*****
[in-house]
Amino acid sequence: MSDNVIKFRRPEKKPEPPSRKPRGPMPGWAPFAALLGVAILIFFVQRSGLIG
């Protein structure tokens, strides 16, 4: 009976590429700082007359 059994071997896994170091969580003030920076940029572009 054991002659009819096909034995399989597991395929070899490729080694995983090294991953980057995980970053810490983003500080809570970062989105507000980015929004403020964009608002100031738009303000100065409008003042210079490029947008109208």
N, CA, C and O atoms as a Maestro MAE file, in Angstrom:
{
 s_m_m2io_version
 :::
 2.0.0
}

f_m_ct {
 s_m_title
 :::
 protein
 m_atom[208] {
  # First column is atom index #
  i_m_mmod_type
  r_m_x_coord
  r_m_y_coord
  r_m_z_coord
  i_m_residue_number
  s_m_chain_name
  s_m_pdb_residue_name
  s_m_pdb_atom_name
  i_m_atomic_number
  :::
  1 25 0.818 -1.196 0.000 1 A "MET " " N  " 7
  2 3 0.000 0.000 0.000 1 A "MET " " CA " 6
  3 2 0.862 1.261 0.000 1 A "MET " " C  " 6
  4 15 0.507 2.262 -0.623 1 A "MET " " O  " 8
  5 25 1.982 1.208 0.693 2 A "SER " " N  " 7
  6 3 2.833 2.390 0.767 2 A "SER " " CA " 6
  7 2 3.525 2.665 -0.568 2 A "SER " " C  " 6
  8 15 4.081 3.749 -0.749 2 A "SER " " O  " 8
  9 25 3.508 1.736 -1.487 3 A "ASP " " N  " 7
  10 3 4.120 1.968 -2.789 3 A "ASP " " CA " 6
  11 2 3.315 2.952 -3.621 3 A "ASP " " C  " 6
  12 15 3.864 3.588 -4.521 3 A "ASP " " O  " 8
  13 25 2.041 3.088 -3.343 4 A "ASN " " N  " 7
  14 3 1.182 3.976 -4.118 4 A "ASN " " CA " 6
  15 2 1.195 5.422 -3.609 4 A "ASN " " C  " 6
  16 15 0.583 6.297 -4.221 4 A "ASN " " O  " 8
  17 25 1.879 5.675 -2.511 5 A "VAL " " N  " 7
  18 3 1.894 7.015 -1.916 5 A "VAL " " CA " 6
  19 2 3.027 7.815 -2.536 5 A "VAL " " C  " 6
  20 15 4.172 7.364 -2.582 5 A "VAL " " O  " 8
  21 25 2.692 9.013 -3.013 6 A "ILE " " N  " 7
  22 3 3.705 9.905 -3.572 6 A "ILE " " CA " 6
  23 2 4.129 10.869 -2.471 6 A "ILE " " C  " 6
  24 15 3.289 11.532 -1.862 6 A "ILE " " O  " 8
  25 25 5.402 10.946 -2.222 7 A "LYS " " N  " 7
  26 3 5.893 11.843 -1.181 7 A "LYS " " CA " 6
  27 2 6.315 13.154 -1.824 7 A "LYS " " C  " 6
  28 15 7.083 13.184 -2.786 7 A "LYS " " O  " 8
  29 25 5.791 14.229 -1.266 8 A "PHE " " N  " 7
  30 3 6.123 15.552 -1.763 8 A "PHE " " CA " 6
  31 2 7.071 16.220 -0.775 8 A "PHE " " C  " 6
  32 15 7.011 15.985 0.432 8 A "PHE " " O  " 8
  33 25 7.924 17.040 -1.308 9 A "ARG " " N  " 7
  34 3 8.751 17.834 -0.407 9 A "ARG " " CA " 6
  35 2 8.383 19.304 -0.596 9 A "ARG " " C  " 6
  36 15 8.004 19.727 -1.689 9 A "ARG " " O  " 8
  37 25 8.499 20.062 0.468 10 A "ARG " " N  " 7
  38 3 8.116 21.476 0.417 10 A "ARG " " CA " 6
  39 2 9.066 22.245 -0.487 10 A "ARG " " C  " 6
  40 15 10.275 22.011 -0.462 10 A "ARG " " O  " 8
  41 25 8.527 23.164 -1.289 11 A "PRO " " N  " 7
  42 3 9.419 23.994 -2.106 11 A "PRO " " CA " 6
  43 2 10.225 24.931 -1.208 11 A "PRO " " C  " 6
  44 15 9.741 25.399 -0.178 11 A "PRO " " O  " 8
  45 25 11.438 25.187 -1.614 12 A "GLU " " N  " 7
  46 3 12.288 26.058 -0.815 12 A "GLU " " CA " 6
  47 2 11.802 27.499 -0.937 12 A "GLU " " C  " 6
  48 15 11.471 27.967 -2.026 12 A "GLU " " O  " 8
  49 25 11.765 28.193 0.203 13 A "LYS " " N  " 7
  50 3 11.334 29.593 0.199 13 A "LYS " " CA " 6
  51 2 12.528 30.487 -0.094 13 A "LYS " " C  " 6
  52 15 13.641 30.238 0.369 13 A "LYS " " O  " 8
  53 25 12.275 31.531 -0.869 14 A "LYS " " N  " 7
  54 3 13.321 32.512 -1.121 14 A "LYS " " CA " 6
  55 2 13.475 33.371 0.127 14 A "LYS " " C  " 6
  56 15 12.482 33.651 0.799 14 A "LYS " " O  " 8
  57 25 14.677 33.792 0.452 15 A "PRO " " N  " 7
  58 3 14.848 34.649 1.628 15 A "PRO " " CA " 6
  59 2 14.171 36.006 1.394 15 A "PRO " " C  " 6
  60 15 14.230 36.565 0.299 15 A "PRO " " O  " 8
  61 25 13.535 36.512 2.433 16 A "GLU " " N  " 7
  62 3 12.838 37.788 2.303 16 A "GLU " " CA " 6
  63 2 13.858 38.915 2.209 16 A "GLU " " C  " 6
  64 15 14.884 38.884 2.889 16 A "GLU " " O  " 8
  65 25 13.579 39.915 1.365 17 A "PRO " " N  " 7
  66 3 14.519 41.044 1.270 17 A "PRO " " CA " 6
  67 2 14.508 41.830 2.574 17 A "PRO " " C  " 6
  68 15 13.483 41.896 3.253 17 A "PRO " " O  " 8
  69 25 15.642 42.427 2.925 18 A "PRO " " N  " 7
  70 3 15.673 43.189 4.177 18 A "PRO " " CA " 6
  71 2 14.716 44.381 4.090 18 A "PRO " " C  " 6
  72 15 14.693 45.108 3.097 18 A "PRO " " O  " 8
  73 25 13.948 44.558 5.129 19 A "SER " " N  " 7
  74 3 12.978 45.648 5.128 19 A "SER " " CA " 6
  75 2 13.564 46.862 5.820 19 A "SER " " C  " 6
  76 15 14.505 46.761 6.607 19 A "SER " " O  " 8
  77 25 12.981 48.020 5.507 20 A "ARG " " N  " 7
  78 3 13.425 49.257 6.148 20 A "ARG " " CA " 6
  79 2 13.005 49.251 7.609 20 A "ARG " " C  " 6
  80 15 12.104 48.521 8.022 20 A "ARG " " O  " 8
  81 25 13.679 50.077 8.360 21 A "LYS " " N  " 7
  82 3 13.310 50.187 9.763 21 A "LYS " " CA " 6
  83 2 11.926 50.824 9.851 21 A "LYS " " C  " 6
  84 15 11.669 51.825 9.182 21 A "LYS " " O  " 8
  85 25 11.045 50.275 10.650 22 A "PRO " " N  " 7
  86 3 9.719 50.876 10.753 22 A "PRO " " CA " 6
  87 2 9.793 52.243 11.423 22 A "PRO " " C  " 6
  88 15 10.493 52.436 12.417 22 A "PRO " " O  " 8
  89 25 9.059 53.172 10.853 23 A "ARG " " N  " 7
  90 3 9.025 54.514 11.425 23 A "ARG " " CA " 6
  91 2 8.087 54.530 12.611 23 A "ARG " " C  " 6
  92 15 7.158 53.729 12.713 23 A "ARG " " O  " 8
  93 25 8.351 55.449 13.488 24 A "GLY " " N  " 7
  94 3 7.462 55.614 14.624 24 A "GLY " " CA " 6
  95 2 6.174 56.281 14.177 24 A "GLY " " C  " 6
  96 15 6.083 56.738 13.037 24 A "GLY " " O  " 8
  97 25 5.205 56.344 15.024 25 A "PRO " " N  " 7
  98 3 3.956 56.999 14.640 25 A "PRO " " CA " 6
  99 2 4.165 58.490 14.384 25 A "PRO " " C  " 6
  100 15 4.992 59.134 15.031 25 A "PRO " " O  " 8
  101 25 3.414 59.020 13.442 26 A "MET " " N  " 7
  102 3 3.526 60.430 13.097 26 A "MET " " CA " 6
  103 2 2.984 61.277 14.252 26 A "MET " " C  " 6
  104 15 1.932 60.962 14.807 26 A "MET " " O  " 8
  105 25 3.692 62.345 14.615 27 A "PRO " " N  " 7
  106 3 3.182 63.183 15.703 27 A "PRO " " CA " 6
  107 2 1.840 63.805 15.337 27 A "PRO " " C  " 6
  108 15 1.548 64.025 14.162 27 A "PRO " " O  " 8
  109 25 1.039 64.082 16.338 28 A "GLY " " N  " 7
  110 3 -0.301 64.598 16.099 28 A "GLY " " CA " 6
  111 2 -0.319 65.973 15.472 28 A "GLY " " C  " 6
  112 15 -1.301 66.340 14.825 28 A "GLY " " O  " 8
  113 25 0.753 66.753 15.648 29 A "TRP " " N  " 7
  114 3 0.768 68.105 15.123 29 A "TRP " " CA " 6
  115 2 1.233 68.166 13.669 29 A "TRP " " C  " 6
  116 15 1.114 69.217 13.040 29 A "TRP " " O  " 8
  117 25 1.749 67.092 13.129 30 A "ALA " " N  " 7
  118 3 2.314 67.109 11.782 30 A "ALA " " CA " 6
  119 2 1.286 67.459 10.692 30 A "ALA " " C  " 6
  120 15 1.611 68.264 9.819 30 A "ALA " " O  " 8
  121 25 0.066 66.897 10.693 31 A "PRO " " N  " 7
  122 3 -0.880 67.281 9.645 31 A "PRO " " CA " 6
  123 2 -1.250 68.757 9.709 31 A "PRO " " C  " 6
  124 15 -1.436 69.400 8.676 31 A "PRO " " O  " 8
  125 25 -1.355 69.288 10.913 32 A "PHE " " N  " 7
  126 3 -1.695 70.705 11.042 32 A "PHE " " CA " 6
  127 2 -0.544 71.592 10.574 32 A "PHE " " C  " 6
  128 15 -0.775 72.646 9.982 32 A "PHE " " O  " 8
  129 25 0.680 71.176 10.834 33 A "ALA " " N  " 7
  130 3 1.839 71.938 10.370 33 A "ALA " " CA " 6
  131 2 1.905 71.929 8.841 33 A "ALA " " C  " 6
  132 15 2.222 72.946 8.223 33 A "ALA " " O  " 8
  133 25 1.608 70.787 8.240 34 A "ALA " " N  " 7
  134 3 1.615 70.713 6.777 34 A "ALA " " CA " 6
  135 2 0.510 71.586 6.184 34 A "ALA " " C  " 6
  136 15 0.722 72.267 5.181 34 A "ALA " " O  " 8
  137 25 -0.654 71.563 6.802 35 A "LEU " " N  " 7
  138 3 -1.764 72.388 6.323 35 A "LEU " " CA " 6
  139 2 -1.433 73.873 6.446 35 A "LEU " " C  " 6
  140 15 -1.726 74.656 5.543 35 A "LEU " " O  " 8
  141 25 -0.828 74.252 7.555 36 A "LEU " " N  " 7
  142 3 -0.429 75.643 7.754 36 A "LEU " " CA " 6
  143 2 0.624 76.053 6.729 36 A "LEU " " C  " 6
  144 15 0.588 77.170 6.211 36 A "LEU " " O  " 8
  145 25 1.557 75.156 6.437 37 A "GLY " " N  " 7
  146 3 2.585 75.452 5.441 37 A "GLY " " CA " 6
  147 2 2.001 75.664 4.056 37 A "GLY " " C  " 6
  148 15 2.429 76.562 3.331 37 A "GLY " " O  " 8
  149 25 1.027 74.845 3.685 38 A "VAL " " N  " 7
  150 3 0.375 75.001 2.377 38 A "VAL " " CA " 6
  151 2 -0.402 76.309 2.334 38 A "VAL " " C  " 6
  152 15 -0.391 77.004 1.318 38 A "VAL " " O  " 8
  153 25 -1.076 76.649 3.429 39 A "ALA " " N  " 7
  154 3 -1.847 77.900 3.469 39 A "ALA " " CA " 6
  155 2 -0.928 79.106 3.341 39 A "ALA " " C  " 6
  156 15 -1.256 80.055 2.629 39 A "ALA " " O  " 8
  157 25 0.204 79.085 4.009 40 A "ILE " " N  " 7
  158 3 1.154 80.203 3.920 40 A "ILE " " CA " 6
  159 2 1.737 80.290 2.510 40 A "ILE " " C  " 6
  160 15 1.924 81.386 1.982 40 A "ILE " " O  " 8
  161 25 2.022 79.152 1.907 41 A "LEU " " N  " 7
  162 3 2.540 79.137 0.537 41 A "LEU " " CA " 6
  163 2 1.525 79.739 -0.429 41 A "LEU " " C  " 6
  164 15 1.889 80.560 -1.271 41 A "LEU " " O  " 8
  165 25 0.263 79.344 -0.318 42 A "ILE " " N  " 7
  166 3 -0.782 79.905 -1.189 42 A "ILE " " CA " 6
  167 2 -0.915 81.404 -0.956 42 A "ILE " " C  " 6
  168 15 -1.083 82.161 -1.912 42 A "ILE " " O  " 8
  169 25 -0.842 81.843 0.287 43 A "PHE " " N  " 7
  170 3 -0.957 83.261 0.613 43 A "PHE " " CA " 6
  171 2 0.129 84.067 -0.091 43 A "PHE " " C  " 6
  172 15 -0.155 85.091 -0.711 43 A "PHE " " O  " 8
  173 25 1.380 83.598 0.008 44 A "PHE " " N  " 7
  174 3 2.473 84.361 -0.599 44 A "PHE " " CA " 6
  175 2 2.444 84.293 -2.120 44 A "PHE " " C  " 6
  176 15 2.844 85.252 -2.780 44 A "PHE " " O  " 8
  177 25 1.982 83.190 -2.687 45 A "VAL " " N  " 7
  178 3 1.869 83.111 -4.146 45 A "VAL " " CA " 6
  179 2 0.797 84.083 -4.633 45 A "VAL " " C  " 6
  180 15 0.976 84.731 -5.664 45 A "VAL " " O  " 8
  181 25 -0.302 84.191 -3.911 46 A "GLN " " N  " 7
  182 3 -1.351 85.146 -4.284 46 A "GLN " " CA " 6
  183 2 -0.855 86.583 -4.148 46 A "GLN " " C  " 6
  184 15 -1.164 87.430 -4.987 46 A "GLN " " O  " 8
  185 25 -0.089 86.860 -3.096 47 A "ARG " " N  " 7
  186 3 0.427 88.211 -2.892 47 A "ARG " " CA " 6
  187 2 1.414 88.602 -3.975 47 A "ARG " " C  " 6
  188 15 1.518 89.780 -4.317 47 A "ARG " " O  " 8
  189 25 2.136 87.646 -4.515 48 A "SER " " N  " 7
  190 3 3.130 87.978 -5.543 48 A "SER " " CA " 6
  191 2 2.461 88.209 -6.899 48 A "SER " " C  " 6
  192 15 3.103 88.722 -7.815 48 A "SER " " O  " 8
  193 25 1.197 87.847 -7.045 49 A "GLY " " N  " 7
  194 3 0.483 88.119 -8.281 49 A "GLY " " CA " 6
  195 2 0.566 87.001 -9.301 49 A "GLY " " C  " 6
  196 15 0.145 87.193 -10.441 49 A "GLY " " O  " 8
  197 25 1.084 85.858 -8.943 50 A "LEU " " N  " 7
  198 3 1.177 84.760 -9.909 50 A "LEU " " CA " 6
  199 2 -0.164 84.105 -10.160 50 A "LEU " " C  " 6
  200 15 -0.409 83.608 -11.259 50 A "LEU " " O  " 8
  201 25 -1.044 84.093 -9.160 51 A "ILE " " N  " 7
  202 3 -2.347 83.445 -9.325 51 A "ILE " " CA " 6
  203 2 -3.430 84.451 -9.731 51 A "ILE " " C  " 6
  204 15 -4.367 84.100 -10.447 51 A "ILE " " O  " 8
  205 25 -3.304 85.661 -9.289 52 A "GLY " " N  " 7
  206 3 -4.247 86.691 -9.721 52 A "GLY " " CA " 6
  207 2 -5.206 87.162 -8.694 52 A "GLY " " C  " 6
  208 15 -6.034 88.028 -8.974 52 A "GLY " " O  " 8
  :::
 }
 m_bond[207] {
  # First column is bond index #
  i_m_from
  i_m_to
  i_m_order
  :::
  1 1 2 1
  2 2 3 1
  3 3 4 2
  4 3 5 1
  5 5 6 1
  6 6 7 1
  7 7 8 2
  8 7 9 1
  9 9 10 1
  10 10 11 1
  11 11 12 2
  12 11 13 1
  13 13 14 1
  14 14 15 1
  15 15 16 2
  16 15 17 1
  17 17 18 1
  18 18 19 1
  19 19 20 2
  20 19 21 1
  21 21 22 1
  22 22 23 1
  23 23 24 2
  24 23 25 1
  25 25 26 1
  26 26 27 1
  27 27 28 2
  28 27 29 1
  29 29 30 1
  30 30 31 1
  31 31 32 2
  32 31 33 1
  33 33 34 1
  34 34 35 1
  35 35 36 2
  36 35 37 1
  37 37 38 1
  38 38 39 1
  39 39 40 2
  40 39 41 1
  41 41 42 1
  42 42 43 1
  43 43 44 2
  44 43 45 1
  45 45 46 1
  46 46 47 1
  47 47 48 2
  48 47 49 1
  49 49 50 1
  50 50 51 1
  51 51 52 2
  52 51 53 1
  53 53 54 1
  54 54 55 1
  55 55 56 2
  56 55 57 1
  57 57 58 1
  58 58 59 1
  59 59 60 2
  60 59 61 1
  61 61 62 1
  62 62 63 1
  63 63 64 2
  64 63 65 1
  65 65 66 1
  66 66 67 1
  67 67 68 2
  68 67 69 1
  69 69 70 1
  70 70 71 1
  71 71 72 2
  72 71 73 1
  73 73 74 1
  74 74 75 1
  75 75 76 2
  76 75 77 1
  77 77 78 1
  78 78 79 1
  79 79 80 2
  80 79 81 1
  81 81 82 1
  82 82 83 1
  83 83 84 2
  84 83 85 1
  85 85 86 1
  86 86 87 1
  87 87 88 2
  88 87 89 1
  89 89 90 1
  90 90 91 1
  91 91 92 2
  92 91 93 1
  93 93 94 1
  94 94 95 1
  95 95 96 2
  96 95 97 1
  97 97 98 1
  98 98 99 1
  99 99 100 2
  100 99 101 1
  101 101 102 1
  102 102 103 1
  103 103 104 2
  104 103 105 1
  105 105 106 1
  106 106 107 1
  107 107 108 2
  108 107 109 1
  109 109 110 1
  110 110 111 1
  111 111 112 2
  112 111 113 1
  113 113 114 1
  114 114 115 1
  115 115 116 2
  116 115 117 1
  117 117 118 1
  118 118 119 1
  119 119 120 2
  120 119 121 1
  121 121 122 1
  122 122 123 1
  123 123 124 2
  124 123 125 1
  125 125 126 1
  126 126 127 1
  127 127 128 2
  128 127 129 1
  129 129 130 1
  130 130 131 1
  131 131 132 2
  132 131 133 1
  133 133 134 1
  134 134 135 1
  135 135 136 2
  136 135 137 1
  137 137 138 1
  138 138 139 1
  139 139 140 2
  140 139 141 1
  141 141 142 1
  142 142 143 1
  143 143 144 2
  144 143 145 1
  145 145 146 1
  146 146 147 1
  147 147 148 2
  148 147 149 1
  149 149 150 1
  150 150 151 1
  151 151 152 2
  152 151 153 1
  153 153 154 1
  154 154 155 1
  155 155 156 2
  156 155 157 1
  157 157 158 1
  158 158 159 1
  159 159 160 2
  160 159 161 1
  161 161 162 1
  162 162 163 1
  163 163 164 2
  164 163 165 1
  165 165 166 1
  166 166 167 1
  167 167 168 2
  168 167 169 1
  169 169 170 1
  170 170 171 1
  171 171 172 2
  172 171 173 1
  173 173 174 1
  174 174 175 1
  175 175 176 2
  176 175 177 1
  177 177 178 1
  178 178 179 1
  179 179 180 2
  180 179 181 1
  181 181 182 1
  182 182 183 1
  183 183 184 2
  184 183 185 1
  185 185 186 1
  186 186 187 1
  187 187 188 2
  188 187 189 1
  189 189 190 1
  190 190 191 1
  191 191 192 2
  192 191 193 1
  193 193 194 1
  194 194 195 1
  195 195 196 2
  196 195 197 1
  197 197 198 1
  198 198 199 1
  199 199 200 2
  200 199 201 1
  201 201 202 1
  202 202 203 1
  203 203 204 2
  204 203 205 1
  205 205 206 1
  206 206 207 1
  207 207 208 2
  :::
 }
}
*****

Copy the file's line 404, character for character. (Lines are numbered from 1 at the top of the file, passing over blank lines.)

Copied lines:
  163 163 164 2